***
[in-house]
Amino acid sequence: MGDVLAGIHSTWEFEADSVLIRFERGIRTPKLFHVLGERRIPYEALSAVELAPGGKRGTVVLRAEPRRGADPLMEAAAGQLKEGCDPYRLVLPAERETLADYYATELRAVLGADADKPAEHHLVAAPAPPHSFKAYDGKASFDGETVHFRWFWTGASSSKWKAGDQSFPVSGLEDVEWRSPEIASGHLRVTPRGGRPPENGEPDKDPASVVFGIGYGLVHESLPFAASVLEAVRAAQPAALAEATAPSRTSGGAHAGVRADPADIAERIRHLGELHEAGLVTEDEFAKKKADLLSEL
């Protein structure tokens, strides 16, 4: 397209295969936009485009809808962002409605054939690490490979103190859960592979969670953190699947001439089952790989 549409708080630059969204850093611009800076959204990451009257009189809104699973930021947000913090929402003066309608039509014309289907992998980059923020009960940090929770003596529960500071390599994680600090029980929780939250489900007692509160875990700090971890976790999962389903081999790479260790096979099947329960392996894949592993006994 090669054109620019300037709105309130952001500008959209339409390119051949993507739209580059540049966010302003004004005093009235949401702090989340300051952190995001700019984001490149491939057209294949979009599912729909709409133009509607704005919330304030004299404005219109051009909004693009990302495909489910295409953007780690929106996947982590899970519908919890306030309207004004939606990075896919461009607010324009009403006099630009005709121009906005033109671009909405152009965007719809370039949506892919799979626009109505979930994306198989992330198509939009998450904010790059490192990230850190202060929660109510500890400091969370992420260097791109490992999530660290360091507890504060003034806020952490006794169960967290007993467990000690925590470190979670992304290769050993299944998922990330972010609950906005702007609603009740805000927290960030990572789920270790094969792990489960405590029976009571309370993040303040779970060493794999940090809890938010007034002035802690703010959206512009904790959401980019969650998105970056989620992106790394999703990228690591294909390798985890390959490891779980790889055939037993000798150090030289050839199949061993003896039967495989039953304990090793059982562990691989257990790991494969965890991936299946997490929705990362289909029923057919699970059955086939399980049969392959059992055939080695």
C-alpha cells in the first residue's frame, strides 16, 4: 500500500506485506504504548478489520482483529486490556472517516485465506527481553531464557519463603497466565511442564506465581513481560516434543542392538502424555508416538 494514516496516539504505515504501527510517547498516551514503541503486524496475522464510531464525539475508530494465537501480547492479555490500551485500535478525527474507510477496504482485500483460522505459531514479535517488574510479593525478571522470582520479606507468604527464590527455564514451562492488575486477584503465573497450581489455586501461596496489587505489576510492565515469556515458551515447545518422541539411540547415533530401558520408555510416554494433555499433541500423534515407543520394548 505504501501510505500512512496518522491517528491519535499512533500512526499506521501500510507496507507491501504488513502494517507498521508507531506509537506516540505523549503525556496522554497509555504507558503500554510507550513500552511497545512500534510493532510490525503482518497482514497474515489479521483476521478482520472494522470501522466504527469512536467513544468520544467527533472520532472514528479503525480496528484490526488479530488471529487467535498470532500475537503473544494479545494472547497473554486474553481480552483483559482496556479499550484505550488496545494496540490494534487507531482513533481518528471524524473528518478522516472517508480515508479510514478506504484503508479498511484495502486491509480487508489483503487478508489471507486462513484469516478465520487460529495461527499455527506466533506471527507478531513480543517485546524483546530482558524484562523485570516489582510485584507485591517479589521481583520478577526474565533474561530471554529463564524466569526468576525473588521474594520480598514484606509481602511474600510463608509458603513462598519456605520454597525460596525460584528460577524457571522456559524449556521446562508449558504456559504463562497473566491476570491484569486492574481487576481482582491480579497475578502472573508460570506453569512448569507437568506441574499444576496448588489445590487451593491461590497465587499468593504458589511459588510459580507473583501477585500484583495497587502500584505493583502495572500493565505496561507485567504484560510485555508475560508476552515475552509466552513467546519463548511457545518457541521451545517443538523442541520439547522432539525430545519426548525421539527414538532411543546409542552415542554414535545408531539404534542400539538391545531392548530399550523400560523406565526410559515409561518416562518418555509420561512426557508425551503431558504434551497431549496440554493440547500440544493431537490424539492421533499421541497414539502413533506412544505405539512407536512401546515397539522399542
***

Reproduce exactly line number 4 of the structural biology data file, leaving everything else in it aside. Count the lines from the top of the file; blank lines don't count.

C-alpha cells in the first residue's frame, strides 16, 4: 500500500506485506504504548478489520482483529486490556472517516485465506527481553531464557519463603497466565511442564506465581513481560516434543542392538502424555508416538 494514516496516539504505515504501527510517547498516551514503541503486524496475522464510531464525539475508530494465537501480547492479555490500551485500535478525527474507510477496504482485500483460522505459531514479535517488574510479593525478571522470582520479606507468604527464590527455564514451562492488575486477584503465573497450581489455586501461596496489587505489576510492565515469556515458551515447545518422541539411540547415533530401558520408555510416554494433555499433541500423534515407543520394548 505504501501510505500512512496518522491517528491519535499512533500512526499506521501500510507496507507491501504488513502494517507498521508507531506509537506516540505523549503525556496522554497509555504507558503500554510507550513500552511497545512500534510493532510490525503482518497482514497474515489479521483476521478482520472494522470501522466504527469512536467513544468520544467527533472520532472514528479503525480496528484490526488479530488471529487467535498470532500475537503473544494479545494472547497473554486474553481480552483483559482496556479499550484505550488496545494496540490494534487507531482513533481518528471524524473528518478522516472517508480515508479510514478506504484503508479498511484495502486491509480487508489483503487478508489471507486462513484469516478465520487460529495461527499455527506466533506471527507478531513480543517485546524483546530482558524484562523485570516489582510485584507485591517479589521481583520478577526474565533474561530471554529463564524466569526468576525473588521474594520480598514484606509481602511474600510463608509458603513462598519456605520454597525460596525460584528460577524457571522456559524449556521446562508449558504456559504463562497473566491476570491484569486492574481487576481482582491480579497475578502472573508460570506453569512448569507437568506441574499444576496448588489445590487451593491461590497465587499468593504458589511459588510459580507473583501477585500484583495497587502500584505493583502495572500493565505496561507485567504484560510485555508475560508476552515475552509466552513467546519463548511457545518457541521451545517443538523442541520439547522432539525430545519426548525421539527414538532411543546409542552415542554414535545408531539404534542400539538391545531392548530399550523400560523406565526410559515409561518416562518418555509420561512426557508425551503431558504434551497431549496440554493440547500440544493431537490424539492421533499421541497414539502413533506412544505405539512407536512401546515397539522399542